Courtesy of the Los Angeles Times
Anderson and Lasorda are among those who remember him for a positive approach to the game that inspired his players and friends.
By Steve Henson
Times Staff Writer
January 6, 2006
Few people have extracted more pure enjoyment out of coaching baseball than Rod Dedeaux. His exuberance was infectious, and at least three men who caught the bug were forever transformed.
Like their mentor, their names have become synonymous with dugout leadership: Sparky Anderson, Tom Lasorda and Mike Gillespie.Dedeaux, who died Thursday at 91, had a profound influence on each man.
Anderson and Lasorda, of course, are Hall of Fame major league managers. Gillespie played for Dedeaux, followed him as USC coach in 1987 and has never had a losing season. Anderson served as USC bat boy from 1942-48, and the young Trojan coach let him hold a bat signed by Babe Ruth — Dedeaux's prize for winning the city batting championship as a Hollywood High senior in 1931.
Every day was an adventure for Anderson, who grew up within walking distance of USC and worshiped the relentlessly positive Dedeaux."People like that are what sports need," Anderson said. "They don't need all those sourpusses."Dedeaux had only one rule for Anderson: Keep his grades up."He told me, 'You have to show me your report card every time,' " he said. "I said to myself, 'I might have to do a little cheating here.'
"One day, Anderson told Dedeaux that the kids in the neighborhood needed baseballs. Dedeaux told him he could have the ones with loose strings."So I got to loosening all the strings," Anderson said. "He told me later, 'I knew what you were doing. Can't fool me.' "
Gillespie was the left fielder when the Trojans won the third of their 11 national championships under Dedeaux in 1961. He didn't realize it then, but he was absorbing lessons that would serve him well when it was his turn to guide the Trojan program."His attention to detail and preparation for any and all eventualities that can occur in a game became a mantra for me," Gillespie said. "I can only dream to be as composed and poised as he was."
Dedeaux was a fixture at Trojan games after he retired, a constant source of optimism and a reminder that the game is supposed to be fun. Gillespie plans to honor Dedeaux's memory by playing a video of his life before a home game this season."
Among the people who played for Rod Dedeaux, it would be unanimous that they would regard it as one of the most special, enjoyable times in their life," he said. "It wasn't just about winning, which of course always helps. The environment was such that it was a never-ending, wonderful time."I treasured my relationship with him and he was a huge influence on me. It was an easy choice for me to pursue teaching and coaching. He impacted my career choice more than anyone."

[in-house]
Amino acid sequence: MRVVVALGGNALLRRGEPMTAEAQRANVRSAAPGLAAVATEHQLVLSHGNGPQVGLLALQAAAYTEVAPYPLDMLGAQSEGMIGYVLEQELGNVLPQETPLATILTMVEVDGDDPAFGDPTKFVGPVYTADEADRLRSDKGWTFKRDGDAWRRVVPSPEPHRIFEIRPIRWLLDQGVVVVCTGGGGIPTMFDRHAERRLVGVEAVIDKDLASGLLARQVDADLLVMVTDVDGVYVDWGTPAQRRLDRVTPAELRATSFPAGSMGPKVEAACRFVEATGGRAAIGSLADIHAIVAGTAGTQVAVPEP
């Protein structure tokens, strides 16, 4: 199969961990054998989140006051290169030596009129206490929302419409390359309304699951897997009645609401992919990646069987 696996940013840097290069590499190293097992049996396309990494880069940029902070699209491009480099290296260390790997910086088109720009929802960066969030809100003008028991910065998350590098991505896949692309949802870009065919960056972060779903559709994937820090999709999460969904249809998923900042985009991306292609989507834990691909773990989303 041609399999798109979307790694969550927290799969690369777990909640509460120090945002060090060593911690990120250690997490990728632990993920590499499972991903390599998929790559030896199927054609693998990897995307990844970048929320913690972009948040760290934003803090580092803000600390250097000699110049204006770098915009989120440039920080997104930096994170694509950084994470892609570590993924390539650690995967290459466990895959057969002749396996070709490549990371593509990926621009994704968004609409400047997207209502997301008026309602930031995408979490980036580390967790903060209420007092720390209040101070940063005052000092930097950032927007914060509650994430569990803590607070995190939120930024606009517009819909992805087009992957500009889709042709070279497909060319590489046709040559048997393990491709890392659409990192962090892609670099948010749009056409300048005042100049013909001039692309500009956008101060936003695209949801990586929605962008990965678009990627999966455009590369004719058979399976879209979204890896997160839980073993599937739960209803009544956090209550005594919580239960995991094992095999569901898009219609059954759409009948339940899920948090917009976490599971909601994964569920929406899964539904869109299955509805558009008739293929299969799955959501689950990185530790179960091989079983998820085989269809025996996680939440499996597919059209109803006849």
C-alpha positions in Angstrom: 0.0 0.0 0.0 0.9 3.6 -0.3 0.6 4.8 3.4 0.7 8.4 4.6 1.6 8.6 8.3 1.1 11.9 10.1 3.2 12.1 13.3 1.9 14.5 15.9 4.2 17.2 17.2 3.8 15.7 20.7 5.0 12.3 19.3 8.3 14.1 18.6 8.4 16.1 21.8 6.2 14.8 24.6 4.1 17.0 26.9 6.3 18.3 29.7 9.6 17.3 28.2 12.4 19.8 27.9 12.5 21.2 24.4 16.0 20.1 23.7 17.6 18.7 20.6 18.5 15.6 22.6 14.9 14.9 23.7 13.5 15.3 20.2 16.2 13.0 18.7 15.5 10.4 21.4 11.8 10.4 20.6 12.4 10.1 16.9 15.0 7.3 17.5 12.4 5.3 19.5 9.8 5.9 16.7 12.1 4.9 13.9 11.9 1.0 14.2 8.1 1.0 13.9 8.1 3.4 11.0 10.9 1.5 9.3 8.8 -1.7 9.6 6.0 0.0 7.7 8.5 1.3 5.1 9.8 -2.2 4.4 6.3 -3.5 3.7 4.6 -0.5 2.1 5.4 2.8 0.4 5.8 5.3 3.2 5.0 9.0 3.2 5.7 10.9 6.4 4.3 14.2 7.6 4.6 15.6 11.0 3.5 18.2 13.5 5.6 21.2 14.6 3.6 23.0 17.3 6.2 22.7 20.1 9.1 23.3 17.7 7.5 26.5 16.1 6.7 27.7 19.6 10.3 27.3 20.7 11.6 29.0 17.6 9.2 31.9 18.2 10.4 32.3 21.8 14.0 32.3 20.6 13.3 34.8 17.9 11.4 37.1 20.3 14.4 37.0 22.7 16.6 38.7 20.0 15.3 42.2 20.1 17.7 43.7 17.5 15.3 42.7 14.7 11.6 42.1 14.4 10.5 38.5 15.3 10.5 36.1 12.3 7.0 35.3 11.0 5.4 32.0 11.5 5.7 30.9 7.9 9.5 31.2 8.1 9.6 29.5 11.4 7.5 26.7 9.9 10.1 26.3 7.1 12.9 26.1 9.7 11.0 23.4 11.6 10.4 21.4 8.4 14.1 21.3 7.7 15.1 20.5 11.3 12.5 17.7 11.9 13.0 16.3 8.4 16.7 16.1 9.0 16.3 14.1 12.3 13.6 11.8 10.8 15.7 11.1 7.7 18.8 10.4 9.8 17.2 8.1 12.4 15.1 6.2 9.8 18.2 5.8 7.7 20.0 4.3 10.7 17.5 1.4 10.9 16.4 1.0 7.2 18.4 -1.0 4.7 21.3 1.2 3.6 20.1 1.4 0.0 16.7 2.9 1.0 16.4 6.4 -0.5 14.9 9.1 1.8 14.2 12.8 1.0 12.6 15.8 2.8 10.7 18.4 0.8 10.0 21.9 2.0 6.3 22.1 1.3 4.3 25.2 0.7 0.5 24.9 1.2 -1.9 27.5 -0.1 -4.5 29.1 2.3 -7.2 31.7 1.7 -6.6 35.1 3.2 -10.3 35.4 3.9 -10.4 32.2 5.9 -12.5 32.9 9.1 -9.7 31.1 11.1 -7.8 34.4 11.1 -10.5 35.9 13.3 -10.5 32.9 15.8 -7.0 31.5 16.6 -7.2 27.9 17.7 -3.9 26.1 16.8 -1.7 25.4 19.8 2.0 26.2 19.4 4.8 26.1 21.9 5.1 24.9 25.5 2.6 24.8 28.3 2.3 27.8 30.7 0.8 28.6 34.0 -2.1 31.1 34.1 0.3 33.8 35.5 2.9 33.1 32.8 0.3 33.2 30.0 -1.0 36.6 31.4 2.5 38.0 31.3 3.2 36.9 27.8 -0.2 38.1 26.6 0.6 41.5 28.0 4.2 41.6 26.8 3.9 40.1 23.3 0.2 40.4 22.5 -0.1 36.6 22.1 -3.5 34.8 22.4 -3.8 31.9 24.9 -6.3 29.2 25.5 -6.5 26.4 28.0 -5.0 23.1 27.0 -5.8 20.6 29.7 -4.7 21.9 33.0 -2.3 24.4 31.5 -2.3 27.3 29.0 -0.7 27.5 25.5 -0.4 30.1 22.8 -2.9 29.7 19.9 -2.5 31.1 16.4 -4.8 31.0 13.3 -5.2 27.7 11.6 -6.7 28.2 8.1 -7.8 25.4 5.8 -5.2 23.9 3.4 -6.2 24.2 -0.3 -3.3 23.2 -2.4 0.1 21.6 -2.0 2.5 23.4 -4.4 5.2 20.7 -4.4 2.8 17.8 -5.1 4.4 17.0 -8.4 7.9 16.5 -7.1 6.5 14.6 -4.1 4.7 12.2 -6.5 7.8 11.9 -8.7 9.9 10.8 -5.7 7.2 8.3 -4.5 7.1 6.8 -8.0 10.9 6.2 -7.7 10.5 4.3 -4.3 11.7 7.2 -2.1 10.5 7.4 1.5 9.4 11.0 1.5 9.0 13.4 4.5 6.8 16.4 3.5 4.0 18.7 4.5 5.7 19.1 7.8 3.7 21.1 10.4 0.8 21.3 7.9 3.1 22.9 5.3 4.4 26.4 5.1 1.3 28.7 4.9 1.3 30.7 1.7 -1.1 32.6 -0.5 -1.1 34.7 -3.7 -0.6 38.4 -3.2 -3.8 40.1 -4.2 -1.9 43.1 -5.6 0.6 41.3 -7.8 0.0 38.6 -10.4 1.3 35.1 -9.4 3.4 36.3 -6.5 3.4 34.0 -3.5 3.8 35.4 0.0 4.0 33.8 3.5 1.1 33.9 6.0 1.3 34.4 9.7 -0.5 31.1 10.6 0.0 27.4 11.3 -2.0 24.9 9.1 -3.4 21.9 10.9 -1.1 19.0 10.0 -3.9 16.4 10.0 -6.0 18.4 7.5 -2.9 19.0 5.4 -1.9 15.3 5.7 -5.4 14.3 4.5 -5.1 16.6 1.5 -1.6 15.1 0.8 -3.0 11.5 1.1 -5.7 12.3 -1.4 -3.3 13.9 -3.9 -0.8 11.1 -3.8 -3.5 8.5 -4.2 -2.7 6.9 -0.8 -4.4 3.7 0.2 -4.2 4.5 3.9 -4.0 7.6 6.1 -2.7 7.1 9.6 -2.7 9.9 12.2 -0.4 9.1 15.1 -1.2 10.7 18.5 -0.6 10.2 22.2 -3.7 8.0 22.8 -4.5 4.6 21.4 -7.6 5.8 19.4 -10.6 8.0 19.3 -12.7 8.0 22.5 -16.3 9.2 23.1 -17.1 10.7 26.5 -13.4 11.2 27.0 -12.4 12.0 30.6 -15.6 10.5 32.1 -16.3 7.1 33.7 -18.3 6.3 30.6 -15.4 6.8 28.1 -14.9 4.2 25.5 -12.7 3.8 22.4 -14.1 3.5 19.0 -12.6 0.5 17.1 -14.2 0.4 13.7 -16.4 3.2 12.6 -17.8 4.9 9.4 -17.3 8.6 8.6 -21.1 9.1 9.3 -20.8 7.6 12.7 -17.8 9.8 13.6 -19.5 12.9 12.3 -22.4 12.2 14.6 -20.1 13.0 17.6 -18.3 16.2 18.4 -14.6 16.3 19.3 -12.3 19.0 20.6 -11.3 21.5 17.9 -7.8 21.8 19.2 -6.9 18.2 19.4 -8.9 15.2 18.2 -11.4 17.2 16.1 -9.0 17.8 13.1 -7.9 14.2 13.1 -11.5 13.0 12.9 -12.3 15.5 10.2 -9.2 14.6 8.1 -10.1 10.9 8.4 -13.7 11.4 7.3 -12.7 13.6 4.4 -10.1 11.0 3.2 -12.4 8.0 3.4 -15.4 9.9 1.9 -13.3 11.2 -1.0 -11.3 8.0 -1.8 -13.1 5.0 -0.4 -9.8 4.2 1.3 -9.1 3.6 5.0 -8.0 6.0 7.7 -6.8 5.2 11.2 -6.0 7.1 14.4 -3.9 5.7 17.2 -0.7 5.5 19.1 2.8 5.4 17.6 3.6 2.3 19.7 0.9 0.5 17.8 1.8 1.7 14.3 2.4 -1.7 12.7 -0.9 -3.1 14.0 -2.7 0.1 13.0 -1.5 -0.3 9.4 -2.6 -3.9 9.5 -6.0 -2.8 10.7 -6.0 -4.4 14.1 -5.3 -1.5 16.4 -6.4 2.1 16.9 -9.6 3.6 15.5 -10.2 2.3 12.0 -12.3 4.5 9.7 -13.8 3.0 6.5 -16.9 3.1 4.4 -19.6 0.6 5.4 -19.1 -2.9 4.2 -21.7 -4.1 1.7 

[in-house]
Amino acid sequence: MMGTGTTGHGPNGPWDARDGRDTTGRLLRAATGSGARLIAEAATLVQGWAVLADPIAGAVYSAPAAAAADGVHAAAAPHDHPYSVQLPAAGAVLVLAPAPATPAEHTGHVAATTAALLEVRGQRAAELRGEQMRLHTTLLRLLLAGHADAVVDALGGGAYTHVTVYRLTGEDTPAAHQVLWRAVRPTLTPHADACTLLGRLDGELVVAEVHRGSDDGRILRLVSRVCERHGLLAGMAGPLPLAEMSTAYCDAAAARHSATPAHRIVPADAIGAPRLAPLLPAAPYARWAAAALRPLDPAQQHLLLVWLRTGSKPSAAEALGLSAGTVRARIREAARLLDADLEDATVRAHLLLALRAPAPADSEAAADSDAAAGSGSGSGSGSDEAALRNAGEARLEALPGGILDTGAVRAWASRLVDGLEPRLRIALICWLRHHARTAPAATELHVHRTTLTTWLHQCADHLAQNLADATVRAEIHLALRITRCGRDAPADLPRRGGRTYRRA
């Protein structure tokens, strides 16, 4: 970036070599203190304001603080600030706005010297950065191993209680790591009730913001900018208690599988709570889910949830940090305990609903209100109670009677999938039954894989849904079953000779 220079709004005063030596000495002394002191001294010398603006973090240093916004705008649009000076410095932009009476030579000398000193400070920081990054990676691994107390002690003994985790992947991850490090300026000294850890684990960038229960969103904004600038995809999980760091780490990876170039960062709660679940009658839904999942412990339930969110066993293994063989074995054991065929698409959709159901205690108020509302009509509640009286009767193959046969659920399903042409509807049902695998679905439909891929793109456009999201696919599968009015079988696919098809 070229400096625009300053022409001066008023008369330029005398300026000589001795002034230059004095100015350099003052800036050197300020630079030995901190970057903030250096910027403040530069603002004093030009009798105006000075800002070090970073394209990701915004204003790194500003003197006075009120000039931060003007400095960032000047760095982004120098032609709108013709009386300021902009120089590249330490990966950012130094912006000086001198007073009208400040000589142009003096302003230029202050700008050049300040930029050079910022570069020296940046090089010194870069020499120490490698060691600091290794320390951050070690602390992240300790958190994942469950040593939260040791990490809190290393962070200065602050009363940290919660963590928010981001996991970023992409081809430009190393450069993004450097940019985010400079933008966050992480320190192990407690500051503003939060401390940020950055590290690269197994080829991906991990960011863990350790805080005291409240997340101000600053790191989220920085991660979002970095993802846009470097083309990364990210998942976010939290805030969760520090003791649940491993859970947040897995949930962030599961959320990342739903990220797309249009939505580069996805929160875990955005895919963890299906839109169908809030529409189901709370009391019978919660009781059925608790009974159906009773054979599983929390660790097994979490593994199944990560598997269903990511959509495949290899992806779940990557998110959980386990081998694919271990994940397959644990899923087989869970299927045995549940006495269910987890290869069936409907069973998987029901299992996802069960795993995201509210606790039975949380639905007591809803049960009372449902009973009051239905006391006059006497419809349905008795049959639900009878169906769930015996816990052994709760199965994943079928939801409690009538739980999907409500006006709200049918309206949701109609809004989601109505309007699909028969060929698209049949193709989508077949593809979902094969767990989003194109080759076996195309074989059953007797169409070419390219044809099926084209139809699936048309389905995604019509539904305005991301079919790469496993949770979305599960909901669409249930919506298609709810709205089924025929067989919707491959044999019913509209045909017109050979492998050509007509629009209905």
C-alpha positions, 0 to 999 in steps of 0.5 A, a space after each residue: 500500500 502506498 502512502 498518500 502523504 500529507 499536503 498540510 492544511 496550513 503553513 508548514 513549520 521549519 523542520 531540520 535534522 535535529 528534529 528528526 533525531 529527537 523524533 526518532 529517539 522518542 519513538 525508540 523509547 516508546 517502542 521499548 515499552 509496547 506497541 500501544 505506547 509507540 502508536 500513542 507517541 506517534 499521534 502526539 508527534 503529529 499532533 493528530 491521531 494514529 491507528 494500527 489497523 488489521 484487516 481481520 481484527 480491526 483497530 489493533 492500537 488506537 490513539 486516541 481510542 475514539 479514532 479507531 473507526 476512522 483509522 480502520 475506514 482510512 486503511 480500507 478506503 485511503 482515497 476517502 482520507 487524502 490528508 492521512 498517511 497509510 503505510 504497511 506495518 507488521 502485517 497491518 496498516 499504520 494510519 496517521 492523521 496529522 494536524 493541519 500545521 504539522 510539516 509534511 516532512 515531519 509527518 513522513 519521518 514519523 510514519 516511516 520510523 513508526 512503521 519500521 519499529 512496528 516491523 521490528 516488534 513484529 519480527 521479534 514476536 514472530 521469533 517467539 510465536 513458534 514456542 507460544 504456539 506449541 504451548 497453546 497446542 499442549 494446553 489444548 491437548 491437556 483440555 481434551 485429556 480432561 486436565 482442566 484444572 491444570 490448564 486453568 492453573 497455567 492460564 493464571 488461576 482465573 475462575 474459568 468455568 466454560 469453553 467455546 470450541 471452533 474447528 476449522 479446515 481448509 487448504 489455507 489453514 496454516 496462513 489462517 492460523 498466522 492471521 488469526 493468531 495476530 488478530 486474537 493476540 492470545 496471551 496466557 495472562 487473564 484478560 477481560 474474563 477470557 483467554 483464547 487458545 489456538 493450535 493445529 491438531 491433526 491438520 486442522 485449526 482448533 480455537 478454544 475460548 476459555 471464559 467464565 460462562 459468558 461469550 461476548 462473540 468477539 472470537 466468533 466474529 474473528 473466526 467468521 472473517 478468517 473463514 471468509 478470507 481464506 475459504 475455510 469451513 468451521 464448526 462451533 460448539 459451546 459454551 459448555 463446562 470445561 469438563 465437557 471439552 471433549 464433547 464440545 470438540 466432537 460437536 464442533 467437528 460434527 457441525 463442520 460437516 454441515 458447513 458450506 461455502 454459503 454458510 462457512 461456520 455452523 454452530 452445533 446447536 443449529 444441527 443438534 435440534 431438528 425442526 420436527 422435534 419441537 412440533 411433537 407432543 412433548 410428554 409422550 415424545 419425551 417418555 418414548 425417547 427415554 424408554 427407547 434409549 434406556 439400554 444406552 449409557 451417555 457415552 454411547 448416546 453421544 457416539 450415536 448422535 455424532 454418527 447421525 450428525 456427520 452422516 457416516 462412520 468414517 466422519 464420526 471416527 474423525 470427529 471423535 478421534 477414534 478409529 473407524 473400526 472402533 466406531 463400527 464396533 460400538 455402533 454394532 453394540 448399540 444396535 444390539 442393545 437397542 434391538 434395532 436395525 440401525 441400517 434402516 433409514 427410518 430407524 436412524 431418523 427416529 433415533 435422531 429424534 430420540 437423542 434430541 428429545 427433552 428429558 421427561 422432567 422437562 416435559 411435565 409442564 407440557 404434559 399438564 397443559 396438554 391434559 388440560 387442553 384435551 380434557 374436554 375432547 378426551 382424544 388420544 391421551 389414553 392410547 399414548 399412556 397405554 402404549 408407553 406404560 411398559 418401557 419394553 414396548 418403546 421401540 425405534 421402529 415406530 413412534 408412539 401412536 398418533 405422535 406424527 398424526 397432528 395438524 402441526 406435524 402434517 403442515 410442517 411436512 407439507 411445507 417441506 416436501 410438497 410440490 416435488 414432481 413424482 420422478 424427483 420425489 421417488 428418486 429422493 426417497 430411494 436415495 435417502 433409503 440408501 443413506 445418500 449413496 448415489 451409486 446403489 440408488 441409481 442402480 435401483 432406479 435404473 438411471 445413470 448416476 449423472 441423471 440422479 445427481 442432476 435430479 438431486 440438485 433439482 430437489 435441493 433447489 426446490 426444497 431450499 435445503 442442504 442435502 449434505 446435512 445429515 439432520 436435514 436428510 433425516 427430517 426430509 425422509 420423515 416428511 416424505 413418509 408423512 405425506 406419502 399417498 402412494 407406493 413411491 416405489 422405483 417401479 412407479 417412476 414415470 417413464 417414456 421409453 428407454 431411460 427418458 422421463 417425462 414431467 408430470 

Gillespie led the Trojans to their 12th title in 1998. Yet the most striking number associated with the program is 65 — the years since someone other than Dedeaux or Gillespie has been USC coach.
Then there is the number 1, which Dedeaux wore on his back. Unlike numbers worn by Trojan standouts Tom Seaver, Mark McGwire, Randy Johnson, Fred Lynn and the rest of the nearly 60 major league players coached by Dedeaux, only No. 1 has been retired at USC.
Gillespie said the team will wear patches bearing the number this season. Dedeaux frequently visited Chavez Ravine after the Dodgers moved to Los Angeles. In 1963 he met a Dodger scout who could match his gregariousness and enthusiasm. Dedeaux and Lasorda struck up a friendship that lasted more than 40 years.
"I loved that man," Lasorda said. "You'll never see another one like him. He was a remarkable guy. He was a hero to me." When Lasorda became Dodger manager in 1977, he asked Dedeaux to join his coaching staff. But Dedeaux wouldn't leave USC. "He loved it because he loved to develop players and he loved the purity of the amateur game," Lasorda said. "He was without a doubt the college baseball ambassador."
Maybe Dedeaux instinctively knew that his buoyant brand of coaching played better on campus than it would with professional players. "I met Pete Carroll once," Anderson said. "He's got the same personality. When you'd walk away from Coach Carroll or Coach Dedeaux, you'd say, 'Boy, that's a live wire.'"
He could have done anything he wanted in any part of this game. But he loved coaching at the college level and I don't blame him."
*Times staff writer Tim Brown contributed to this report.
Courtersy of the Los Angeles Times